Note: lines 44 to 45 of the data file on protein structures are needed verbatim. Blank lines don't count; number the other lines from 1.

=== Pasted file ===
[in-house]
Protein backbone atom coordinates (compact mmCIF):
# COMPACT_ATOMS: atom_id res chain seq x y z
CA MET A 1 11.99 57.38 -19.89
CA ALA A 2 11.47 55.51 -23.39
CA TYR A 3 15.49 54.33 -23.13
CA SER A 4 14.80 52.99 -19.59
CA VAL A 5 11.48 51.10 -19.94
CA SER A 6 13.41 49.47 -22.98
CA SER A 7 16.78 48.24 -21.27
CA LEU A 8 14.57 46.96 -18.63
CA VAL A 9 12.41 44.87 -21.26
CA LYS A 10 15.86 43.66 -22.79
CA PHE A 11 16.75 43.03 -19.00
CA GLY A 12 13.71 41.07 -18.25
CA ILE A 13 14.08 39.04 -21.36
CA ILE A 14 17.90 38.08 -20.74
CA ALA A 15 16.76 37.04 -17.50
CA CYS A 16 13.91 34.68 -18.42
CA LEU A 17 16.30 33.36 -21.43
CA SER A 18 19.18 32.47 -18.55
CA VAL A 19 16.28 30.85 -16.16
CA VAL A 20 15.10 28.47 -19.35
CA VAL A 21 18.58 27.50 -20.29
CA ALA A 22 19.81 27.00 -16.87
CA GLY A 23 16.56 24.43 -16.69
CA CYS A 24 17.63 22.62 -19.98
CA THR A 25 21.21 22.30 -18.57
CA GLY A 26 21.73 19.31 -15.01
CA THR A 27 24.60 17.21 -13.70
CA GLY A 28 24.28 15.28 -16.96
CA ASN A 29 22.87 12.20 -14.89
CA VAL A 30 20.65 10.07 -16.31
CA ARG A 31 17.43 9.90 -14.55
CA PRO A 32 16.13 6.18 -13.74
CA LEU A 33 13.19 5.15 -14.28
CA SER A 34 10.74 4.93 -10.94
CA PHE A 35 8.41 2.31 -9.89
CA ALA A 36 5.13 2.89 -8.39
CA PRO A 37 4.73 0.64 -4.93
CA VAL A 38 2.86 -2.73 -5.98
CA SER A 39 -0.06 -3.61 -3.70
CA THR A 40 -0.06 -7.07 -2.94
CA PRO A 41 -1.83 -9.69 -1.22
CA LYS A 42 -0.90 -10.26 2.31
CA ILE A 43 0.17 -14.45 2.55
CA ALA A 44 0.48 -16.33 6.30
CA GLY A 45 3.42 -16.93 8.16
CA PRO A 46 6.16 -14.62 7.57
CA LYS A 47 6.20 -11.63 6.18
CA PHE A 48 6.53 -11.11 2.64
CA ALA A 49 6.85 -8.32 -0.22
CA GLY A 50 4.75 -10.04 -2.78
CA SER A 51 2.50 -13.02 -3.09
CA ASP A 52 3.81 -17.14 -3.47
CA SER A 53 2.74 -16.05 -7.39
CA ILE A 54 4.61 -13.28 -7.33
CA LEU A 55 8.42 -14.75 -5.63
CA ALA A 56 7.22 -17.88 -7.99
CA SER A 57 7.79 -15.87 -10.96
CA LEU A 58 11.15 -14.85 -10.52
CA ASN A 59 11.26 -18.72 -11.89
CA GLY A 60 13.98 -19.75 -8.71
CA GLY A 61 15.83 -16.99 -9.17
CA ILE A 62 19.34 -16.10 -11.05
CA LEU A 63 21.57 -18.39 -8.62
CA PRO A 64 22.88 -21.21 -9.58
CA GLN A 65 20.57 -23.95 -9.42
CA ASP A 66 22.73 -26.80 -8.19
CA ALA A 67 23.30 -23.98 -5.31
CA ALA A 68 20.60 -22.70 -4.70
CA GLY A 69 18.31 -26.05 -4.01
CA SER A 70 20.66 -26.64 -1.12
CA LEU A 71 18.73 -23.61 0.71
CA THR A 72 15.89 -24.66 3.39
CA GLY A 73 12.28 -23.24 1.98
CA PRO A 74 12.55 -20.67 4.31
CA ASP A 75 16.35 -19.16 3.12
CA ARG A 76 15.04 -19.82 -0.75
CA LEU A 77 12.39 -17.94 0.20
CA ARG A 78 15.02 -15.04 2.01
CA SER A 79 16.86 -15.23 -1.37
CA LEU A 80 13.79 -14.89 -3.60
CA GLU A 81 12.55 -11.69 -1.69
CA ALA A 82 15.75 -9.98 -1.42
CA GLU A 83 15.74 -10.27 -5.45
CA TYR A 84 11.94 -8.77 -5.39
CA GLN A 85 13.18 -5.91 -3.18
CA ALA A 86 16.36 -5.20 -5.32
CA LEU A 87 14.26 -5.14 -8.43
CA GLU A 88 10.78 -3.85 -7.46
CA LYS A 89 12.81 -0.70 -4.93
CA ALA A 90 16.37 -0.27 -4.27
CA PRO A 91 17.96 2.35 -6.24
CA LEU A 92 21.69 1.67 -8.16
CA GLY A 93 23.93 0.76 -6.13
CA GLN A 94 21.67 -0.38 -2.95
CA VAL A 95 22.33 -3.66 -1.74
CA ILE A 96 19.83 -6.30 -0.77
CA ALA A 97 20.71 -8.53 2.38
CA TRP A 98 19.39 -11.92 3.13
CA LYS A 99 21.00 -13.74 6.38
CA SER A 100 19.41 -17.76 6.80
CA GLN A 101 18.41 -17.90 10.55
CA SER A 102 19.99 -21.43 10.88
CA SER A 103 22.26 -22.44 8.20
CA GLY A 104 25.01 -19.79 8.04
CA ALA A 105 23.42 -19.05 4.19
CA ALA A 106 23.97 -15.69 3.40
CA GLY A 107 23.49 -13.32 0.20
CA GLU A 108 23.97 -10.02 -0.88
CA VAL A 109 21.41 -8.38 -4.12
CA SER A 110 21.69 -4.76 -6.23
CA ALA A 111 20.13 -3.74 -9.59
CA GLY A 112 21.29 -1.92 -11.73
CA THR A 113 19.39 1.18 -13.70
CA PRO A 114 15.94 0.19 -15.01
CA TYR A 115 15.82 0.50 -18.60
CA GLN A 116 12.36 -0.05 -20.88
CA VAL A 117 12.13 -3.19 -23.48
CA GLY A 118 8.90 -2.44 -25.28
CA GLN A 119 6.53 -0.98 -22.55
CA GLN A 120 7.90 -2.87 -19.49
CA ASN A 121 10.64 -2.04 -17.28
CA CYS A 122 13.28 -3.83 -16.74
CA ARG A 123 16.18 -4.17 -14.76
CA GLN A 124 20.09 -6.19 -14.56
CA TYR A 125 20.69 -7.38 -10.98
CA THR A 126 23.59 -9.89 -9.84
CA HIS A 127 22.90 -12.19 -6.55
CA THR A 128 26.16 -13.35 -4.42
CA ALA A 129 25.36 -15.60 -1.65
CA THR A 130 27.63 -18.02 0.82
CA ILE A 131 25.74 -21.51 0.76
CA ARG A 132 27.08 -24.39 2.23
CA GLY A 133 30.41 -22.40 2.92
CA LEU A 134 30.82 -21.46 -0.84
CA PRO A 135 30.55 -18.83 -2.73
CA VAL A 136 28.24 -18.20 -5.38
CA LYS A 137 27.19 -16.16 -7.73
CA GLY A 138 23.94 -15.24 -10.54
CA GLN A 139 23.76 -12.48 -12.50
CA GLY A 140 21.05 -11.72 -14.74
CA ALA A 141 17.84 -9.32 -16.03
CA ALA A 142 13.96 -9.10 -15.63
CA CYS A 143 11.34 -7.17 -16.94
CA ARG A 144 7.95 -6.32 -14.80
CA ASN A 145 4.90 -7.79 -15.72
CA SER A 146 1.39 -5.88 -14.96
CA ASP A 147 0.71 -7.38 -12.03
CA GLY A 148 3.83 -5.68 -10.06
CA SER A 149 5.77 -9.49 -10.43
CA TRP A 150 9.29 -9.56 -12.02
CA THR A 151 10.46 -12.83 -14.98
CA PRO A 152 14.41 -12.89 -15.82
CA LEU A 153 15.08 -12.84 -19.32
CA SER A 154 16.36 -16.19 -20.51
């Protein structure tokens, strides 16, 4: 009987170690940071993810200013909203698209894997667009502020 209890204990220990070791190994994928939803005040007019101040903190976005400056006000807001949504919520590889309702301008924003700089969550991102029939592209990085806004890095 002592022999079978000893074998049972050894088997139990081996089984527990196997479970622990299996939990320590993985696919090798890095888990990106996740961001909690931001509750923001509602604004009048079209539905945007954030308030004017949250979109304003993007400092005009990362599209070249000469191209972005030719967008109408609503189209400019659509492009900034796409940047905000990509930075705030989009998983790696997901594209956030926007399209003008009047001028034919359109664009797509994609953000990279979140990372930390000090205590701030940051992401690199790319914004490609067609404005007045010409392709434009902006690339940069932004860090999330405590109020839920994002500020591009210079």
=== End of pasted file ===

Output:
CA PRO A 41 -1.83 -9.69 -1.22
CA LYS A 42 -0.90 -10.26 2.31